Today was the nicest day of spring so far in New England, and I just had my worst run of the year. The first 4 miles were promising, and then it started to fall apart. I ran/walked another mile, and then simply gave in to walk the final 2 miles home. It was a beautiful day and I at least enjoyed the weather, but it’s always tough to not have the workout you planned.
When you train 6 days a week, you have to accept that not every workout is going to be great. The key is to assess what went wrong and learn so it doesn’t happen again. Here’s a quick assessment of my own mistakes, and some key elements that you can apply to every run.
A motorcycle safety instructor once told me that an accident is never caused by a single event. It is always a sequence of events that accumulate into an inevitable scenario. When you make a bad decision, it can multiply every decision thereafter.
You need to consider each of your workouts as a sequence of events. Tactical decisions are when you make adjustments to your plan to take in to consideration other elements that impact the outcome.
For example, today I went out at an optimistic pace considering two key elements that I’ll elaborate on below; nutrition and acclimation. The truth is I was over-confident based on how my training was going. Slowing down even marginally may have made the difference in the outcome.
Any time I have a poor run, I can usually trace the main source back to nutrition. Today was that day of the week when the cupboards were sparse, and the grocery run wasn’t planned until later in the day. Without a strong breakfast foundation, it’s hard to imagine you can perform at your best. Food is fuel, and you need to eat smart.
Eating the right food is essential, but the timing is important as well. I usually work for a few hours in the morning, and then workout before lunch. However, that 10am workout frequently gets pushed back an hour or two. It was unrealistic to think that I could start a 7 mile run at noon without having had an adequate breakfast. I was starting a road trip with an empty tank of gas. At that point, I should have made the tactical decision to eat lunch and run later in the afternoon. Instead, I tried to cram in some insufficient carbs rather than adjust my schedule.
It was 75 degrees and sunny today. For most people that is perfect running weather. When you live in New England and are just coming out of the snowiest winter in history that is a heat wave. Your body needs to acclimate to temperature changes. Even subtle ones. It doesn’t just remember what it was like to run last summer. I should have run earlier when it was 5-10 degrees cooler, and aimed for a shorter distance.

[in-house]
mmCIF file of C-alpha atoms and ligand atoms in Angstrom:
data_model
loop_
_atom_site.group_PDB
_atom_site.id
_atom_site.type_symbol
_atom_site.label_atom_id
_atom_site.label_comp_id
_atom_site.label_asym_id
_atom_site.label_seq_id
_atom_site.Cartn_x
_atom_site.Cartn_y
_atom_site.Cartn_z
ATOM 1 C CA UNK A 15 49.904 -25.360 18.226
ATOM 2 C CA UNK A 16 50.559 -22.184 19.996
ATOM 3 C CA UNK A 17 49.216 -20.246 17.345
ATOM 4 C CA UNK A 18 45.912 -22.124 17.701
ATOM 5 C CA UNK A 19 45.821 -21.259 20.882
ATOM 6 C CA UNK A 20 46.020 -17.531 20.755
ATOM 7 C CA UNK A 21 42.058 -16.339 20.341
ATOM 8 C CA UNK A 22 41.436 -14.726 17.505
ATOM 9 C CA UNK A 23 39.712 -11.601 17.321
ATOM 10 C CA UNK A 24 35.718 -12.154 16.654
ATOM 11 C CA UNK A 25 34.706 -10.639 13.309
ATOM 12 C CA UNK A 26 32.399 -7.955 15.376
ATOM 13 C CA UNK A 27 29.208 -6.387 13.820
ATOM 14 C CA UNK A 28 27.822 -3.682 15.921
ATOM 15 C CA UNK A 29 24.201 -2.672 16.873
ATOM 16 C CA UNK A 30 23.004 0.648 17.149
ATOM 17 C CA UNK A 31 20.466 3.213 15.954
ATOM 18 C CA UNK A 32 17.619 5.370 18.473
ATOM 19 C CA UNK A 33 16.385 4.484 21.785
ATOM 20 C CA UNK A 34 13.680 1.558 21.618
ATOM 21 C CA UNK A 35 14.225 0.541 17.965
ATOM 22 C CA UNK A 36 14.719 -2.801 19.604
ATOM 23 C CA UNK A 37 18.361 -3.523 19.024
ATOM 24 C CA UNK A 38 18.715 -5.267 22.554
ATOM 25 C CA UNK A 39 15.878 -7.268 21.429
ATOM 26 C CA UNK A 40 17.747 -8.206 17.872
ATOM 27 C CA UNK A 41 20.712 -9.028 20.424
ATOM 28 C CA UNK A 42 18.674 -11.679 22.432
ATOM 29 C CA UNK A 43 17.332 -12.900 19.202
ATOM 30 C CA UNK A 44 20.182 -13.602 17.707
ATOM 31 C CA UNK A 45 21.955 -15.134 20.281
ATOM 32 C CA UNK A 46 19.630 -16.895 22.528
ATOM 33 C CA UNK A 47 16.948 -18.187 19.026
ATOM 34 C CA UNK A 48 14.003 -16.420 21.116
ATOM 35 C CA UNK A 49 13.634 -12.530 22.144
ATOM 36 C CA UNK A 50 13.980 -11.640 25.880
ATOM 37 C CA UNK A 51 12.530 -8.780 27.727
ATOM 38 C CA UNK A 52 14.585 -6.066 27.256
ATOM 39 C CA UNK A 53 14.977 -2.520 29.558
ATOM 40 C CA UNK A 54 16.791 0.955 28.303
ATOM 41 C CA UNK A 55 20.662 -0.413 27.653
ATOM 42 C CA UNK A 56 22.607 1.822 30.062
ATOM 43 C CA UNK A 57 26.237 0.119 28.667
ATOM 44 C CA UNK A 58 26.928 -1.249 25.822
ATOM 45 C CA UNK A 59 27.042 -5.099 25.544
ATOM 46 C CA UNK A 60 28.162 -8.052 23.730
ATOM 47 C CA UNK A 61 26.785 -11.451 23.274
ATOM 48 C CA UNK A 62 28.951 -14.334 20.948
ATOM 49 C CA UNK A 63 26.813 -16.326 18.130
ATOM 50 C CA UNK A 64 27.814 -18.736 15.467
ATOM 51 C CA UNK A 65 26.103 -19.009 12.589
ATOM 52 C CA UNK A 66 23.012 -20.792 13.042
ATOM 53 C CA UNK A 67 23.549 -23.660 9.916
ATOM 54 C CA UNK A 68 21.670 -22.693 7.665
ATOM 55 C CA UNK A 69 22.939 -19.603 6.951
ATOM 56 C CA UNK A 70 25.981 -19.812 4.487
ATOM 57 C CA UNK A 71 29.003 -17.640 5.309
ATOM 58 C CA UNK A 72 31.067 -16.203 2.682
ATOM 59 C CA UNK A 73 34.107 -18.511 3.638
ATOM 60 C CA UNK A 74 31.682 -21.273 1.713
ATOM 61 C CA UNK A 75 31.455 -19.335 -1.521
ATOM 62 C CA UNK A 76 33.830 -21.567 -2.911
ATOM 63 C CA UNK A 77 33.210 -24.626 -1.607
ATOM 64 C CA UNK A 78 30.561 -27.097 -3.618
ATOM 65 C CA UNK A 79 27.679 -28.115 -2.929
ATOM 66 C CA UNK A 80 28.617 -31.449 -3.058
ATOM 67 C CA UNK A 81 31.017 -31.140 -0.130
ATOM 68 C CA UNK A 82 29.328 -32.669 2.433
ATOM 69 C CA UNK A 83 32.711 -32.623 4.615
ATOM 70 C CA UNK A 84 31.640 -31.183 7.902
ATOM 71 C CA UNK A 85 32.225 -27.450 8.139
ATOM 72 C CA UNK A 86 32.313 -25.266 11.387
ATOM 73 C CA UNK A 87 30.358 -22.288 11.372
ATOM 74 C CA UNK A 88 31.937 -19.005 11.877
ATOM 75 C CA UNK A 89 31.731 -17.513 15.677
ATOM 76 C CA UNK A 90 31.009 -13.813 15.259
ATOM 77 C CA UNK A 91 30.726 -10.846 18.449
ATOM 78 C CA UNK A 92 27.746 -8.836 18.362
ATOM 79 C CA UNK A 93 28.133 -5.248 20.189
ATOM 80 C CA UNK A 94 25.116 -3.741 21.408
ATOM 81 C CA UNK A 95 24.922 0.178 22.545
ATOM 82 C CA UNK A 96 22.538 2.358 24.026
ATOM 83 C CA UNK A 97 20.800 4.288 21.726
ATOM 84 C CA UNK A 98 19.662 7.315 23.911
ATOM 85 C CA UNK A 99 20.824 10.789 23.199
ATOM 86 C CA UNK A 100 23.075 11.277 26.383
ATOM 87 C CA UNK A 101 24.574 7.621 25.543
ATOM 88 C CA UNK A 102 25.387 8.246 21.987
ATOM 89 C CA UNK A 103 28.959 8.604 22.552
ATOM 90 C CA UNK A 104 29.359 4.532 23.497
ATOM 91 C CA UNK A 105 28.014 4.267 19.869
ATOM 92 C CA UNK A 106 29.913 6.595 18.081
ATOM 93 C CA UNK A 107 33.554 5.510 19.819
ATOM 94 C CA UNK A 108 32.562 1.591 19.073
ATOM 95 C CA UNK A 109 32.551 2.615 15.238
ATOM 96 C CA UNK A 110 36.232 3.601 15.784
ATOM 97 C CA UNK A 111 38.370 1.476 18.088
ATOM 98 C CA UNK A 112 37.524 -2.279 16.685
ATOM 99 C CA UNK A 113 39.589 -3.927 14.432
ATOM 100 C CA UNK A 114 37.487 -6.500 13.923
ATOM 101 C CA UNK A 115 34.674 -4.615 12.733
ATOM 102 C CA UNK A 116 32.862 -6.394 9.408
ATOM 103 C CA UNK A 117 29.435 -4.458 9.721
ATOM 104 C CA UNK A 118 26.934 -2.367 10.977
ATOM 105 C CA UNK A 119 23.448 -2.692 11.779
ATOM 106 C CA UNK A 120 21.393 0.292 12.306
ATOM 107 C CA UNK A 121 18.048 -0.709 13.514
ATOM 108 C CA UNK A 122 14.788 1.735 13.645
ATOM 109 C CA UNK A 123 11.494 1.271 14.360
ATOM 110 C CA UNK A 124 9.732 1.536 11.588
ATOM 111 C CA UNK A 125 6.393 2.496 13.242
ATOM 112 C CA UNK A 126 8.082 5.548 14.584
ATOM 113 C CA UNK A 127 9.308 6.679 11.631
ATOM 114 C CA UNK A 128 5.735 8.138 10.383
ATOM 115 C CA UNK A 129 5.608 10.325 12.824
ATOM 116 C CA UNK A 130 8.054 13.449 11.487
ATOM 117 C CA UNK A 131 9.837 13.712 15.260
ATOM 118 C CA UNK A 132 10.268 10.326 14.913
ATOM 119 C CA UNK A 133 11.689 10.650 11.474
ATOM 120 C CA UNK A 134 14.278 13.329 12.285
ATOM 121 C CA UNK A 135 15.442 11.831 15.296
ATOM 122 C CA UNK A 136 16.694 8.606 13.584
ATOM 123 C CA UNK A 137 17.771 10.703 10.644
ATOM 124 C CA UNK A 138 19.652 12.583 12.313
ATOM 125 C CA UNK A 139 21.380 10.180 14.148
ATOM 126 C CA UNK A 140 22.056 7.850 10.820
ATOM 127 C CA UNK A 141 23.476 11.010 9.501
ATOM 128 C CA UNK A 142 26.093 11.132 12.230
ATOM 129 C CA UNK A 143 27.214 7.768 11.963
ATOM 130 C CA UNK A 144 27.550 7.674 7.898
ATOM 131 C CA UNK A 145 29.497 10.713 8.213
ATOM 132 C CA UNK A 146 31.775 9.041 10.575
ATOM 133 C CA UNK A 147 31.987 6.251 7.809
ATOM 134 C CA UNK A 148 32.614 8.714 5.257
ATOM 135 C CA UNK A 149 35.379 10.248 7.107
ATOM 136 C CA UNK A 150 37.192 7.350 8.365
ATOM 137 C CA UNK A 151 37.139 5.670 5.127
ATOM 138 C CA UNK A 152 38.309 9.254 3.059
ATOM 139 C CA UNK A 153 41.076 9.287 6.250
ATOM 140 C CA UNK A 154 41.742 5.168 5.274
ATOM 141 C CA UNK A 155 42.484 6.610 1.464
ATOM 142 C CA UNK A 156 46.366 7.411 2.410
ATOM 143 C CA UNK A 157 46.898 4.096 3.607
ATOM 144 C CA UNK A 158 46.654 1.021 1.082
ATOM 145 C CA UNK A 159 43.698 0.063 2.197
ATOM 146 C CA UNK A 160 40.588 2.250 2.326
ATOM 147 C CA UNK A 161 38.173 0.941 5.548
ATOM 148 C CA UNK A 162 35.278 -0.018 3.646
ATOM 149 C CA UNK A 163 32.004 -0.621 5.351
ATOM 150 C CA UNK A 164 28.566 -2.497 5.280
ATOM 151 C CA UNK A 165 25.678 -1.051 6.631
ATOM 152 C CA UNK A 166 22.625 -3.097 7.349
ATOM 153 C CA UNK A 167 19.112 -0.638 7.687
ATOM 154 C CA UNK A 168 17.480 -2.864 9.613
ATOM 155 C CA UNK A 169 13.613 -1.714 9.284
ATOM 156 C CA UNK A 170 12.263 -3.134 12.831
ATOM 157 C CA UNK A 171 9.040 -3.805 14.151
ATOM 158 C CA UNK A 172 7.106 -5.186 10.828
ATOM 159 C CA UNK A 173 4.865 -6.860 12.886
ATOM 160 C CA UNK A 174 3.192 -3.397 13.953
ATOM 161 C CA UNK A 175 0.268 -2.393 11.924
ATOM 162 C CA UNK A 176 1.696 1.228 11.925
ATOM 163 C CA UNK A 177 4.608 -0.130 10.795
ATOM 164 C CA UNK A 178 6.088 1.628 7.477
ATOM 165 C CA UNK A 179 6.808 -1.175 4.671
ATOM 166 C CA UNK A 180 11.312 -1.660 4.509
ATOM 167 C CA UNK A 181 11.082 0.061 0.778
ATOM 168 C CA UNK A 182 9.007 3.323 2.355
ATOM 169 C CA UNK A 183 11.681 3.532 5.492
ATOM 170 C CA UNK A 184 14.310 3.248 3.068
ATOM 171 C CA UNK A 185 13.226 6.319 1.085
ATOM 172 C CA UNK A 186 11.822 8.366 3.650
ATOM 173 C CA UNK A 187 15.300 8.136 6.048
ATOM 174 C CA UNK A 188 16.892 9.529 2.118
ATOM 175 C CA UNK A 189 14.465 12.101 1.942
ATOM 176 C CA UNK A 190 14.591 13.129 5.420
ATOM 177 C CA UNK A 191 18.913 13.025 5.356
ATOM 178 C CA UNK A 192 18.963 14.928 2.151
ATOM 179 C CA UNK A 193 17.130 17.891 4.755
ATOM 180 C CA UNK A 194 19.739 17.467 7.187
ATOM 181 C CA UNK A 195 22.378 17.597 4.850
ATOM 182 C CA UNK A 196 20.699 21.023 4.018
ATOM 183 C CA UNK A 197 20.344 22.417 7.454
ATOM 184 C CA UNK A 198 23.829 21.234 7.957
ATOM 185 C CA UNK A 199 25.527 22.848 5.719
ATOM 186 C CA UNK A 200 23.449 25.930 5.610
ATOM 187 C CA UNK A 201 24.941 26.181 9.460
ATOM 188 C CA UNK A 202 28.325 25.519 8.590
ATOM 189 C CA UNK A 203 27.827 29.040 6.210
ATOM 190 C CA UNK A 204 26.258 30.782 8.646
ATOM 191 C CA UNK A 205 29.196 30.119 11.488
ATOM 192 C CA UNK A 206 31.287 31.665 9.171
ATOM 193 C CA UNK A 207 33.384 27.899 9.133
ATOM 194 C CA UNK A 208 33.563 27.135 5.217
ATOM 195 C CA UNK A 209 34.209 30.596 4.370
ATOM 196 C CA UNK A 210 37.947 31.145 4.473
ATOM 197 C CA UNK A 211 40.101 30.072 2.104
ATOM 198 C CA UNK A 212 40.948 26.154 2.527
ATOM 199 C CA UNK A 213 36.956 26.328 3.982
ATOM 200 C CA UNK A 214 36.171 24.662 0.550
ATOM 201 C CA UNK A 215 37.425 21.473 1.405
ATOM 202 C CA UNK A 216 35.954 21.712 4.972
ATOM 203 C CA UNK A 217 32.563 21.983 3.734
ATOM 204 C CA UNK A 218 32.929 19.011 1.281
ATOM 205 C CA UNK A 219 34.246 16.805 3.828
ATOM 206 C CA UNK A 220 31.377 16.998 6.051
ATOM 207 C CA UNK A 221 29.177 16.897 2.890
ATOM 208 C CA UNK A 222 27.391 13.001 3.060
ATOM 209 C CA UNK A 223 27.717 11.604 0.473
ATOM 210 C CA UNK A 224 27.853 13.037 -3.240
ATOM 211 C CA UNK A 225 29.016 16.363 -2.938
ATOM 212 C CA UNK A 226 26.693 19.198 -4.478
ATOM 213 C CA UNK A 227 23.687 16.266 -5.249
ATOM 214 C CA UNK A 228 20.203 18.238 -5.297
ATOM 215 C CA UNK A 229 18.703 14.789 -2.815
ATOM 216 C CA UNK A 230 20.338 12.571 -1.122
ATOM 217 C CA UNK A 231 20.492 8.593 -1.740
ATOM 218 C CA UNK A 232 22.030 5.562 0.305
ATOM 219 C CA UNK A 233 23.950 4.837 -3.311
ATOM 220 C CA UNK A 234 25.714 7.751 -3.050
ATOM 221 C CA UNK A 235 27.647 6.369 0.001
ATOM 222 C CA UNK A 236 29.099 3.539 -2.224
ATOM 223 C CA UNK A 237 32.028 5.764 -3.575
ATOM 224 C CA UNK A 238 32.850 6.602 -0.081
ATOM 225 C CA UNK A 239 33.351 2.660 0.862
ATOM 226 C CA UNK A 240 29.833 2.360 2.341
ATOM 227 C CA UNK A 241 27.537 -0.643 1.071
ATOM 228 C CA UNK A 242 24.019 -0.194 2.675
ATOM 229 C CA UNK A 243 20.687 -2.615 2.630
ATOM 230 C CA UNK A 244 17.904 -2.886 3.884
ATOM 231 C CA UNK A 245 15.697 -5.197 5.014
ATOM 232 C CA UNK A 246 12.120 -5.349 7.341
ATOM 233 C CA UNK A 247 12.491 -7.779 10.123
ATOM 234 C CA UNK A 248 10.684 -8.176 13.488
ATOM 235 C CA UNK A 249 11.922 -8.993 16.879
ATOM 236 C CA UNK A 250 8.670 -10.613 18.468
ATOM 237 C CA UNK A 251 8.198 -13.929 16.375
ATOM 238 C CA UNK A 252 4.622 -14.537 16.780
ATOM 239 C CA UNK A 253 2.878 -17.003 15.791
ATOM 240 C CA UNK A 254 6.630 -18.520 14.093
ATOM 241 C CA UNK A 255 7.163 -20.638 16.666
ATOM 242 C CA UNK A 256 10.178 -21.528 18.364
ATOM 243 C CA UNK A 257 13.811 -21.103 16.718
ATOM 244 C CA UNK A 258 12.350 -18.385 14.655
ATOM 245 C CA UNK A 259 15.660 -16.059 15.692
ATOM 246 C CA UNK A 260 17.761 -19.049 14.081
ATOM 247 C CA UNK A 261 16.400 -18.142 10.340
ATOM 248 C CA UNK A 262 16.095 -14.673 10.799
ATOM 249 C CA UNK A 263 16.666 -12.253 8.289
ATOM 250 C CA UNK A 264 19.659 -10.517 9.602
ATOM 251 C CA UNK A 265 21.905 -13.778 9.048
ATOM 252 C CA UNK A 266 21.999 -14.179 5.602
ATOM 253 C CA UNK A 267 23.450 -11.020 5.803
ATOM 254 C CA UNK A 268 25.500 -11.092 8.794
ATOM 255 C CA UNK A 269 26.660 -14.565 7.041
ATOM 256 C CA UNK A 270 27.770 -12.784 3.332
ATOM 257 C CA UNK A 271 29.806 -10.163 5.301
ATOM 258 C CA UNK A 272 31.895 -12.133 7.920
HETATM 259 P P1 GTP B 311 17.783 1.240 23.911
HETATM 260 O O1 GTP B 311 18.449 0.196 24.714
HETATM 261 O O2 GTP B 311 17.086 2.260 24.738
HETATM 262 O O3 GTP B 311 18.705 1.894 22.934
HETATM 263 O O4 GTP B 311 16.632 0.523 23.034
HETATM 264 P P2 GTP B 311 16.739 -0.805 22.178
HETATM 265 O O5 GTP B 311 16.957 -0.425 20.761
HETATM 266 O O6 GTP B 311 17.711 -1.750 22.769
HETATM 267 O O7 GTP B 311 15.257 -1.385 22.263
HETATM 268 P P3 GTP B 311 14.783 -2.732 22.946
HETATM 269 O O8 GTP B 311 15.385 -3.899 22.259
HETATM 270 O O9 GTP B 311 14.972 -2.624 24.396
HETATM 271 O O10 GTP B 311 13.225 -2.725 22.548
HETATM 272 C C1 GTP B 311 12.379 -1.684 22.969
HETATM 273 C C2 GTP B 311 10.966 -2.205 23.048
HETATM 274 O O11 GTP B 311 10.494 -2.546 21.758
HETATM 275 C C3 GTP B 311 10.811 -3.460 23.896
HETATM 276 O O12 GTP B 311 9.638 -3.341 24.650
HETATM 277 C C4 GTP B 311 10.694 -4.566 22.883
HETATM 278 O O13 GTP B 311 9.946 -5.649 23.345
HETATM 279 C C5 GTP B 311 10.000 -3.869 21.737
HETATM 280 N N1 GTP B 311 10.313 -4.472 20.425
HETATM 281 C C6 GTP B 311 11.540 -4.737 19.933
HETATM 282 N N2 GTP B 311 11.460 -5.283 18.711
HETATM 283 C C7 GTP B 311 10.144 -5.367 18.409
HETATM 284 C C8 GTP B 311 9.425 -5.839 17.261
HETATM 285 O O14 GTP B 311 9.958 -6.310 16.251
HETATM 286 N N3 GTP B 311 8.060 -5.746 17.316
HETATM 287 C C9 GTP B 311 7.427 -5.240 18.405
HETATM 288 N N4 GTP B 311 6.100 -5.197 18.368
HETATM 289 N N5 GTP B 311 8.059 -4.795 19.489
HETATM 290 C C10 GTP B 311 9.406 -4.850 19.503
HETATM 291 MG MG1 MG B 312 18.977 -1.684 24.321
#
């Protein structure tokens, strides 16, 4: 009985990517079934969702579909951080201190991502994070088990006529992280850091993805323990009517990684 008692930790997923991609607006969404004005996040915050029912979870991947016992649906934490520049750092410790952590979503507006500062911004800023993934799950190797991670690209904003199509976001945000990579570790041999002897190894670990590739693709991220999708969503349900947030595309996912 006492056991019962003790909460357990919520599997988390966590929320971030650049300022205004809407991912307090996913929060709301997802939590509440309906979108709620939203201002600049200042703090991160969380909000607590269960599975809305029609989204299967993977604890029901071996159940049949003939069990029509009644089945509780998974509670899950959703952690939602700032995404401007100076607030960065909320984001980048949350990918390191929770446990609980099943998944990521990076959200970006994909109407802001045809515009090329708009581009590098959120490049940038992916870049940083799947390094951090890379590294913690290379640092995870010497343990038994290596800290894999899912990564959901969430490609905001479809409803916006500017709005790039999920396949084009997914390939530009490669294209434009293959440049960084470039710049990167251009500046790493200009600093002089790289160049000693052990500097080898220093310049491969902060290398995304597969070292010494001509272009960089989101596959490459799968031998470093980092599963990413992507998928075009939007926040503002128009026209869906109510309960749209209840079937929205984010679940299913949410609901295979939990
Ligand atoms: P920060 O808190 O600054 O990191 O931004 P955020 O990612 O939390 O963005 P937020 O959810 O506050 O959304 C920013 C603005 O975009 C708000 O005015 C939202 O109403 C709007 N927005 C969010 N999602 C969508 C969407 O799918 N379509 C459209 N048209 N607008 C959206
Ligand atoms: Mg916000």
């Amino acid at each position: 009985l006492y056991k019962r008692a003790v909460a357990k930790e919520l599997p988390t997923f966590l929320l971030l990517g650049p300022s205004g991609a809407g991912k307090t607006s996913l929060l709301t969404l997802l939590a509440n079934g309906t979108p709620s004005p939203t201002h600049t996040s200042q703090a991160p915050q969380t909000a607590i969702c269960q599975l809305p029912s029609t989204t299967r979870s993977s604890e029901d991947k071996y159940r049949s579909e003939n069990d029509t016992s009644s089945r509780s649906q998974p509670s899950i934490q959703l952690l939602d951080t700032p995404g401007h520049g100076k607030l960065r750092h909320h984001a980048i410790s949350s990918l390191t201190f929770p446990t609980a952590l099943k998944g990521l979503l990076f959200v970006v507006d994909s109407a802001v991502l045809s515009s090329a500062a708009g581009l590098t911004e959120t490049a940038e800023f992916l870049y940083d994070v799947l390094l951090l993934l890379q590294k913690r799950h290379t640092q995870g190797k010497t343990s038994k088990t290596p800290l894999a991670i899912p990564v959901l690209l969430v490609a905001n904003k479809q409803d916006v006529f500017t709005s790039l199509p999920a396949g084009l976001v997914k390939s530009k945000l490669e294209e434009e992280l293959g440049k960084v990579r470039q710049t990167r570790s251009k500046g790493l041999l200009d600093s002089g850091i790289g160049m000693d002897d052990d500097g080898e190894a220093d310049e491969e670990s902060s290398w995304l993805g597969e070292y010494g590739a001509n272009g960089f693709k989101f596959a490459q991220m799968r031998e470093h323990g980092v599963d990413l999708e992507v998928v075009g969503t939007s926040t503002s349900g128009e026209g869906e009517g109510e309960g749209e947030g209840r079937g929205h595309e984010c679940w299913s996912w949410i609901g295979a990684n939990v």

There will be times in training and races when things don’t go according to plan. This was my opportunity to train my brain. It’s not always a good idea to push through when you are not feeling well, but the brain is a muscle too, and needs to be stretched in order to grow.
The key element was I was not in any pain. A quick assessment would distinguish the difference between an injury and simply not feeling well. You never want to push through an injury, but there are times when you need to learn to push through discomfort.
Once you make that decision to stop and walk, it is very difficult to override your brain to get your legs moving again. I tell my athletes to slow down your pace, but not enough to transition to a walk. Once you break that barrier you’re done. The exception is strategically allowing yourself to walk through aid stations (I create virtual aid stations on my runs when necessary). Practicing this in training is important to creating the discipline to hydrate quickly, and immediately get back up to speed.
Not every training workout will going according to plan. These are your opportunities to make the same tactical decisions you may need to make in a race. Situational and mental awareness is key to assess when it is necessary to make adjustments to your plan. Training is more than physical fitness. Mental awareness, nutrition, and acclimation are all key pieces to being prepared.
By: Tom Henell, NETF Marketing Director & USAT Level 1 Coach